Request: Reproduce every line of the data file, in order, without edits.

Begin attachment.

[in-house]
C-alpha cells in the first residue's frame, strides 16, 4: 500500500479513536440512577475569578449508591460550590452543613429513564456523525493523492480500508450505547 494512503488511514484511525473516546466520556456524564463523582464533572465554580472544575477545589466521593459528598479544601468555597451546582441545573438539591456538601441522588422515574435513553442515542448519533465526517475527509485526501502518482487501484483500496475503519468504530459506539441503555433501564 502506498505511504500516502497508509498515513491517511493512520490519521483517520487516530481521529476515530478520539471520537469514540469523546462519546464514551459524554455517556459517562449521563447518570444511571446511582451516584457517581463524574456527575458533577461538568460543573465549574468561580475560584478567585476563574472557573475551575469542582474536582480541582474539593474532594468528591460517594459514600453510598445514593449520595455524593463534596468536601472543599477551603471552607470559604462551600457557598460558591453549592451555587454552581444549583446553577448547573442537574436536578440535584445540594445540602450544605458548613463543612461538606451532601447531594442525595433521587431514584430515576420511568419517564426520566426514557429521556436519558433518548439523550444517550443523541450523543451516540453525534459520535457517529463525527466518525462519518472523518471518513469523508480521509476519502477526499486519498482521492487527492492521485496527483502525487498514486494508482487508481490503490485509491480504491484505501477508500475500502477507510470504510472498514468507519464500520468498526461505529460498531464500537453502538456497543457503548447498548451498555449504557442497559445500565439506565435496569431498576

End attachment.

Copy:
[in-house]
C-alpha cells in the first residue's frame, strides 16, 4: 500500500479513536440512577475569578449508591460550590452543613429513564456523525493523492480500508450505547 494512503488511514484511525473516546466520556456524564463523582464533572465554580472544575477545589466521593459528598479544601468555597451546582441545573438539591456538601441522588422515574435513553442515542448519533465526517475527509485526501502518482487501484483500496475503519468504530459506539441503555433501564 502506498505511504500516502497508509498515513491517511493512520490519521483517520487516530481521529476515530478520539471520537469514540469523546462519546464514551459524554455517556459517562449521563447518570444511571446511582451516584457517581463524574456527575458533577461538568460543573465549574468561580475560584478567585476563574472557573475551575469542582474536582480541582474539593474532594468528591460517594459514600453510598445514593449520595455524593463534596468536601472543599477551603471552607470559604462551600457557598460558591453549592451555587454552581444549583446553577448547573442537574436536578440535584445540594445540602450544605458548613463543612461538606451532601447531594442525595433521587431514584430515576420511568419517564426520566426514557429521556436519558433518548439523550444517550443523541450523543451516540453525534459520535457517529463525527466518525462519518472523518471518513469523508480521509476519502477526499486519498482521492487527492492521485496527483502525487498514486494508482487508481490503490485509491480504491484505501477508500475500502477507510470504510472498514468507519464500520468498526461505529460498531464500537453502538456497543457503548447498548451498555449504557442497559445500565439506565435496569431498576